One of the strangely fascinating subplots of Mad Men has been the courtship of secretary-cum-copywriter Peggy Olson by a number of figures in the ad-man universe. Despite her plain figure and combative personality, Peggy managed to take up with account executives Pete Campbell (in a one-night stand) and Duck Phillips (after his ouster from the firm), a dweeb she dumps on her own birthday (whom she falsely told she was a virgin), a rando here and there, a hippie who disapproves of her capitalistic career, and a quick smooch with Ted at CGC.
Peggy is clearly written as a sort of container for the motivations and conflicts of 60’s feminism. She eschews the soft-power (and sexed-up) path of Joan Holloway, notwithstanding her regrettable soiree with the unctuous Campbell, and begins a climb up the ladder laced with counterculture. Later, her contrast with Megan Draper nee Calvet, who can’t decide if she wants to be a kept woman or a working girl, provides further unspoken irony.
Duck, the onetime Sterling Cooper account manager, is in several ways the anti-Don – a recovering alcoholic in his unhidden past, aggressive, outwardly petulant, athletically gifted, a real war hero against Don’s assumed identity, and a socially-weak but cheerful suave against Don’s effective devilish charm. At the end of season 2, Duck’s political maneuvering got Sterling Cooper sold out of financial trouble and got him fired at the same time. He then tried to recruit Pete and Peggy to his new gig, but only succeeding in recruiting Peggy into a discreet affair.
In the season 3 episode “The Grown-Ups,” Duck puts on a short game clinic when he phones Peggy during the workday while she is discussing work in her office with Paul Kinsey.
Bzzzt. “Mr. Herman on line 1.” (Herman is Duck’s real first name)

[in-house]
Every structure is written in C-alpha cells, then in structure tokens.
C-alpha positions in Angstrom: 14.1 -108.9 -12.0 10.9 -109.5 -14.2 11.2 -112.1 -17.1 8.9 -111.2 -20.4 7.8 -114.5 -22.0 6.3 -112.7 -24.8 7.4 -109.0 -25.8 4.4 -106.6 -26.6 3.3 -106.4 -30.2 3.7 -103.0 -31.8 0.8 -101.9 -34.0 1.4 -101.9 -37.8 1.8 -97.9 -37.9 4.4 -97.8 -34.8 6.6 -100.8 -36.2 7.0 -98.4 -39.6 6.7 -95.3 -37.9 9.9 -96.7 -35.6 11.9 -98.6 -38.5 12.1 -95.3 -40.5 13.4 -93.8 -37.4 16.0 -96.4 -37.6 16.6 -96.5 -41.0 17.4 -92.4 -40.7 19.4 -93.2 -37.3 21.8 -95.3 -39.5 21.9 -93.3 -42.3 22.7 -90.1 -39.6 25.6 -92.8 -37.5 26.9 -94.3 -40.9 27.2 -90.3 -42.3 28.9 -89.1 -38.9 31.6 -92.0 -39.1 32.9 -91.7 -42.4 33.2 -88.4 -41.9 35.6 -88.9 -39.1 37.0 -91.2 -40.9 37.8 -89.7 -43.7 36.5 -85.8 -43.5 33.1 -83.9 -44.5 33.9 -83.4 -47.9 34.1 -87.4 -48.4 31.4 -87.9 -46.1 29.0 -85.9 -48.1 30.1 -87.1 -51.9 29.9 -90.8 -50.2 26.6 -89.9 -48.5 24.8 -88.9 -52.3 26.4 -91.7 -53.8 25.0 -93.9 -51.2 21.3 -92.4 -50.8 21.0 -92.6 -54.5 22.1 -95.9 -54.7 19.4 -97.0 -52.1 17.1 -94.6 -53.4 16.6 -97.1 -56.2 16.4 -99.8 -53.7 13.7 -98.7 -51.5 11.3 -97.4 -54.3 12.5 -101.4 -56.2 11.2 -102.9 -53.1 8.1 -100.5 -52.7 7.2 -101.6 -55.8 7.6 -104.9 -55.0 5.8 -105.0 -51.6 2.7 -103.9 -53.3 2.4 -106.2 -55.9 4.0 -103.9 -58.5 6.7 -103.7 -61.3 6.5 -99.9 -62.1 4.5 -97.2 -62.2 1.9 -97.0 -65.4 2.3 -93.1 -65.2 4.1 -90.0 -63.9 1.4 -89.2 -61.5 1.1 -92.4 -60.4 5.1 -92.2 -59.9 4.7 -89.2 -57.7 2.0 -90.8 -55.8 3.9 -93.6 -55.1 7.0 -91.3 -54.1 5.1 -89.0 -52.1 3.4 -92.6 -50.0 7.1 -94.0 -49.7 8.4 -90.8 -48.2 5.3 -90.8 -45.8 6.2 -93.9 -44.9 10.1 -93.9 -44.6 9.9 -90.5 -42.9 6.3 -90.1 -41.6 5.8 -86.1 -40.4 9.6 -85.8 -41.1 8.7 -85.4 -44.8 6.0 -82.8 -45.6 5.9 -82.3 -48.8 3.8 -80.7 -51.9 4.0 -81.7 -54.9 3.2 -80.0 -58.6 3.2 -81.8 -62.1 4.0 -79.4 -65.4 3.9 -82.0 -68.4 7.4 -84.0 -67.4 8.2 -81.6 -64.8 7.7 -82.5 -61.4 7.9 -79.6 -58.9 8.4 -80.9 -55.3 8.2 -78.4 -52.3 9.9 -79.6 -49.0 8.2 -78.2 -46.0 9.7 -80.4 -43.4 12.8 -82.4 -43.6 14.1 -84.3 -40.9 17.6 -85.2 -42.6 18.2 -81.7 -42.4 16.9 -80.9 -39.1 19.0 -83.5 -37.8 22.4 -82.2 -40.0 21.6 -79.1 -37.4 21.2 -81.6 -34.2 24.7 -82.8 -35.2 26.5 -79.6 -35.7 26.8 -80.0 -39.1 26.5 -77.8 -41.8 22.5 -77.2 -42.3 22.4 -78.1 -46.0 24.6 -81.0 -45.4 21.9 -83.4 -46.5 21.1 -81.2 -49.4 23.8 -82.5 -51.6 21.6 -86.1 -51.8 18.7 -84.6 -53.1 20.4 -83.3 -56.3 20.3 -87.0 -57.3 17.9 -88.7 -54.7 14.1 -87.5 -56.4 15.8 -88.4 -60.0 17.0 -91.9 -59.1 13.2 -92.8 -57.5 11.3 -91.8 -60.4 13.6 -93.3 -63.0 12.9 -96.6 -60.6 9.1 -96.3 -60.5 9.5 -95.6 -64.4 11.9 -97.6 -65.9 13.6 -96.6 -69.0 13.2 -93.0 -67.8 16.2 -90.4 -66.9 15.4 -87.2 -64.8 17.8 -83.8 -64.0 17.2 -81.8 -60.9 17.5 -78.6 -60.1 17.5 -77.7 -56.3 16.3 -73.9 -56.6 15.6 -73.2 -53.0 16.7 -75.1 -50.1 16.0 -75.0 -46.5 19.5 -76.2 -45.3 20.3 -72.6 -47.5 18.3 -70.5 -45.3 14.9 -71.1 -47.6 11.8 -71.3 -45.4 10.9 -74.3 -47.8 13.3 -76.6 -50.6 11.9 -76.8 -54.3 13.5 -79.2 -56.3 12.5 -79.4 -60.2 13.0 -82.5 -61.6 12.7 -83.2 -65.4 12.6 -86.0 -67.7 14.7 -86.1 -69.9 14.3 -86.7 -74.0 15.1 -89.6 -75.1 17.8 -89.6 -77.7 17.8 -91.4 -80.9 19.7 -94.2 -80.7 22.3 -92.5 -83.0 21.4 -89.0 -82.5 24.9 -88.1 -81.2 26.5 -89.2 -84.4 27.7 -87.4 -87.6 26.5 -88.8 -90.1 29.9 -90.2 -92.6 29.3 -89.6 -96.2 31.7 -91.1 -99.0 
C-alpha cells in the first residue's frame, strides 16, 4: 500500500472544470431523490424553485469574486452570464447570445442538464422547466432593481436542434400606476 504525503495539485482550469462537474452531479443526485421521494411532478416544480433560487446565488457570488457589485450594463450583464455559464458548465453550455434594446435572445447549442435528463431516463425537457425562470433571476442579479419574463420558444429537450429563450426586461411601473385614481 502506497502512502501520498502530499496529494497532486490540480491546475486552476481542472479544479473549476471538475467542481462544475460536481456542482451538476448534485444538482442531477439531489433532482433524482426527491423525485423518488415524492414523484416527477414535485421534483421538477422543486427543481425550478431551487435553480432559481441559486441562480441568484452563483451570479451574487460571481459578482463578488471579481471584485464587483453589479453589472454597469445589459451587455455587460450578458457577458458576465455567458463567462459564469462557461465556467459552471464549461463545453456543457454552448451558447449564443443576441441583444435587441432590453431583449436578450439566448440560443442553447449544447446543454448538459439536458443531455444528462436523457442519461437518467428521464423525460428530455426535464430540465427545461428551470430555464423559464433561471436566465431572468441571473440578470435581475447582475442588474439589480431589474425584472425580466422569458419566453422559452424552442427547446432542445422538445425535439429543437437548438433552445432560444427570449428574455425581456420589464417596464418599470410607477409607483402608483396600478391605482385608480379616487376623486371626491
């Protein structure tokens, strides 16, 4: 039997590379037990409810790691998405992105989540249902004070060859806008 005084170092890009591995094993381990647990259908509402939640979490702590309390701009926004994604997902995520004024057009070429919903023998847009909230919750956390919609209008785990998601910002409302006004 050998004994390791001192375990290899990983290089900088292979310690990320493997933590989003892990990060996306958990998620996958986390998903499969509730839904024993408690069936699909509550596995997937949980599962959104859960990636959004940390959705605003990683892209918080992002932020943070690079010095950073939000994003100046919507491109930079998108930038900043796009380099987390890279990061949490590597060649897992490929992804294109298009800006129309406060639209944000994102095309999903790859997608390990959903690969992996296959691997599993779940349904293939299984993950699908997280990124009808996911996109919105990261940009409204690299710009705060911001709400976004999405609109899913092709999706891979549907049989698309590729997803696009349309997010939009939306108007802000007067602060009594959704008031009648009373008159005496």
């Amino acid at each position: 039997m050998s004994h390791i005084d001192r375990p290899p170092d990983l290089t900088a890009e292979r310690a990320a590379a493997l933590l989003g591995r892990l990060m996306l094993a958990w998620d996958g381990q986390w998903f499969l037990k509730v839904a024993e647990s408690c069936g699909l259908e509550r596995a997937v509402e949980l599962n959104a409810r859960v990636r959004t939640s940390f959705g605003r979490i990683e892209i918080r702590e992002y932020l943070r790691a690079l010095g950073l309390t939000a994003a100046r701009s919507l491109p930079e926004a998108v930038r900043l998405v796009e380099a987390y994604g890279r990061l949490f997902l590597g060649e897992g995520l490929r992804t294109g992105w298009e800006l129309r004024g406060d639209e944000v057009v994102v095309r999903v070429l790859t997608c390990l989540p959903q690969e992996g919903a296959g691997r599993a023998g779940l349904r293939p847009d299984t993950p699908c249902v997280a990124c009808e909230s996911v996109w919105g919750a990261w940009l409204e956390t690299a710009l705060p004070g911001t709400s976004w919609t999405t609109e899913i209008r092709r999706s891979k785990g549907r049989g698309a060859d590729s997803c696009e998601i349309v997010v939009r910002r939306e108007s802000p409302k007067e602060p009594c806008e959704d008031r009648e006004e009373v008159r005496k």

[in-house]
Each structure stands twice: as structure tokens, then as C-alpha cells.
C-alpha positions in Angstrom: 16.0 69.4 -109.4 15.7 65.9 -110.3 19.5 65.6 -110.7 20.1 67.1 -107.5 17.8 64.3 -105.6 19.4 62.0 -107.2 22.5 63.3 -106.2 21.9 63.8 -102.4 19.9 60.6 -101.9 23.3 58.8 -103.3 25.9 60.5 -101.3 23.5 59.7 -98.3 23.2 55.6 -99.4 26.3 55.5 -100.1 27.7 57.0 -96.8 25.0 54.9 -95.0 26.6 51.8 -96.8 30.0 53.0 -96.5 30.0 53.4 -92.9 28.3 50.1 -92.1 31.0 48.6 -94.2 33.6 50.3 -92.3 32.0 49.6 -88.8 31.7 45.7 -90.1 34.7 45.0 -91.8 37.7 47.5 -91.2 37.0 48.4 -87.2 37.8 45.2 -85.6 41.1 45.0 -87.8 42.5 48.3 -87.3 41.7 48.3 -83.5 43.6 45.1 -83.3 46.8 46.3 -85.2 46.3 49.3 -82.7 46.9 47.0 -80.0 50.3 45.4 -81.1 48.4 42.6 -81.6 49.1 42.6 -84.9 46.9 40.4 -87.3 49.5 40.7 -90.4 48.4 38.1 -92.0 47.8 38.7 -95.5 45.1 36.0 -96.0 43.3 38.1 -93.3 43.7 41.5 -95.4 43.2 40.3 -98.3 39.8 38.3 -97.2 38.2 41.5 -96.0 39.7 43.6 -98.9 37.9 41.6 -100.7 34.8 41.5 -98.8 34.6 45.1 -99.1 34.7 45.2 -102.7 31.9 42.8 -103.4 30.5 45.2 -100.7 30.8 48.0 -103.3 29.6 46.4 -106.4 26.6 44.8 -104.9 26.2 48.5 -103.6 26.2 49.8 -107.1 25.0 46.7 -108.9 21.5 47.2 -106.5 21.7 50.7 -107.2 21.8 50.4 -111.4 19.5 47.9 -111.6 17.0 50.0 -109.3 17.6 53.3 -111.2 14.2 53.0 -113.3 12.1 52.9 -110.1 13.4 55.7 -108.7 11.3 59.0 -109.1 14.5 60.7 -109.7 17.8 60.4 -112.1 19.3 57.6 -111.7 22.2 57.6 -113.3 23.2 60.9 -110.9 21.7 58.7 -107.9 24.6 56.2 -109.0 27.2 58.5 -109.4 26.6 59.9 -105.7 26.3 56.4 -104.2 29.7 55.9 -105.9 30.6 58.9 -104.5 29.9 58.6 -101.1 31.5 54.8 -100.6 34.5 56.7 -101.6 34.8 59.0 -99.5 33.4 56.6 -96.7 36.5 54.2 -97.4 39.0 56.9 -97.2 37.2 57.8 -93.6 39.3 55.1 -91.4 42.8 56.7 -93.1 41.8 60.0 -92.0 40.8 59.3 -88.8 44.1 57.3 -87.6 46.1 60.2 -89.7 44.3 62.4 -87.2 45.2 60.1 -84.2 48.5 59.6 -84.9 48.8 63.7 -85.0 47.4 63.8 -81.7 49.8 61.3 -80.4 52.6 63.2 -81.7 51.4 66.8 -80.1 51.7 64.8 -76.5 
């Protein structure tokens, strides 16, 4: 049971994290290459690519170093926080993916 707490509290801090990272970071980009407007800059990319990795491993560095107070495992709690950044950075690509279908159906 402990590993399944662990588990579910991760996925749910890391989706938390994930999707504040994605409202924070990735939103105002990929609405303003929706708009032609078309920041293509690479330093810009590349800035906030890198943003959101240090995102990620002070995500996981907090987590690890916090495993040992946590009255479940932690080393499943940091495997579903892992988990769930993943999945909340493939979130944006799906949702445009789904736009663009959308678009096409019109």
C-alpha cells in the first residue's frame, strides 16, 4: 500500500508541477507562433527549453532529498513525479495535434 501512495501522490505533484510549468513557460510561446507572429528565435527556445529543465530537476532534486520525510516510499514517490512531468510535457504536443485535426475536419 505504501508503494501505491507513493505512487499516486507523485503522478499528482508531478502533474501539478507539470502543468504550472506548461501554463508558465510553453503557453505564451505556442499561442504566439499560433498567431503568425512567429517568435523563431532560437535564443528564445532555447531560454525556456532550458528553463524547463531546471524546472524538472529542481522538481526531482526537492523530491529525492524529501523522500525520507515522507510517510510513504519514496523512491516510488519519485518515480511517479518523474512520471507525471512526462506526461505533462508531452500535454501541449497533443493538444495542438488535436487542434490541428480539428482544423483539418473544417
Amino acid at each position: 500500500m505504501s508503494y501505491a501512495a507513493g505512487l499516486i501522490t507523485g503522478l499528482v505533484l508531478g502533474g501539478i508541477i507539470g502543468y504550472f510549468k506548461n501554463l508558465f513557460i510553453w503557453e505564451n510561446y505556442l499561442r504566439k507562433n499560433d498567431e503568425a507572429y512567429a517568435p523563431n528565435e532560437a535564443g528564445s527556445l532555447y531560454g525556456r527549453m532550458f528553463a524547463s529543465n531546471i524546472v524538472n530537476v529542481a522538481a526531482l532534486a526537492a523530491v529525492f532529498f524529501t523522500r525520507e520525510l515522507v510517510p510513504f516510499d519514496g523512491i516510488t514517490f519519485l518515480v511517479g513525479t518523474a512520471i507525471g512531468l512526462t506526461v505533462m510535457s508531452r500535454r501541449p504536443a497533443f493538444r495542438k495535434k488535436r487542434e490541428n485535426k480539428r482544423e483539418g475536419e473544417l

Duck doesn’t introduce himself, instead leading with alpha by making a demand. “I’m right around the corner at the Elysee. Room 531.”
Peggy takes an exasperated breath and offers a refusal. “I’m in the middle of something.” Duck is unfazed.
“Peewee, sweetheart – it’s been three weeks. You can get room service. I think they have a Monte Cristo sandwich, you loooove that.” First he whines and appeals to her sense of obligation to her lover, then throws a bone to her sensuous side – not only is sex on offer, but I’LL make YOU a sandwich!
“I’m having lunch with Kurt and Smitty.” Peggy digs in on her logistical excuse.
“They’re a couple of homos. Tell them you have plans.” Still unmoved by her rejections, Duck decries the manhood of her coworkers and offers her a way out. Peggy blushes, and Paul notices and grins at her.
Peggy says reluctantly, “it’s kind of short notice.” Now the excuses are getting weaker; she’s hooked and turning things more into a test of “if you’re such a stud, give me a reason to say yes.” Duck is up to the challenge.
“Come on, creative – be creative.” Duck hangs up. (Here “creative” is a term for the staff that generates ad content.)
This is the slickest line in the rap. He’s successfully played her most important identity against her – her position as an ad copywriter. He implies that if she doesn’t weasel her way out of work to bang him at the hotel, she’s not only disappointing him, but failing in the definition of her job: to persuade people with carefully-crafted words.
“…I have to go to the printer,” Peggy tells Paul, who is not fooled.
“I know a nooner when I hear one…” he intones suggestively.
“You’re disgusting!” Peggy says with shame.
Her final shot is clearly laced with solipsism. Here she is, about to play hooky from work for a quickie, and she dares to talk down to a coworker who’s figured out the game she’s playing.
In a certain point of view, Paul has committed an error on the female chessboard. Athol Kay noted in his first book that one of the elements of earning that special romantic bond with a woman was “keeping her secrets” – specifically her sexual secrets, creating a safe-space environment for her to be the sexual woman she wants to be. It’s part alpha, part beta, but a very effective signal that you’ve earned a woman’s trust. I have certainly found that when it comes to communicating with women (whether you are hot and heavy or not), discretion is the rule of the day. Paul broke that discretion.
On the other hand, though, Peggy’s pearl-clutching outrage may be a bit of a fitness test in its own right. Paul’s not going to tell anybody else, and he’s practically winking at her when he says it, as if to communicate “have a good time, you naughty girl!” He’s smart enough to figure things out, and smart enough to tease her about it without confrontation. Peggy is embarrassed, but certainly not shamed.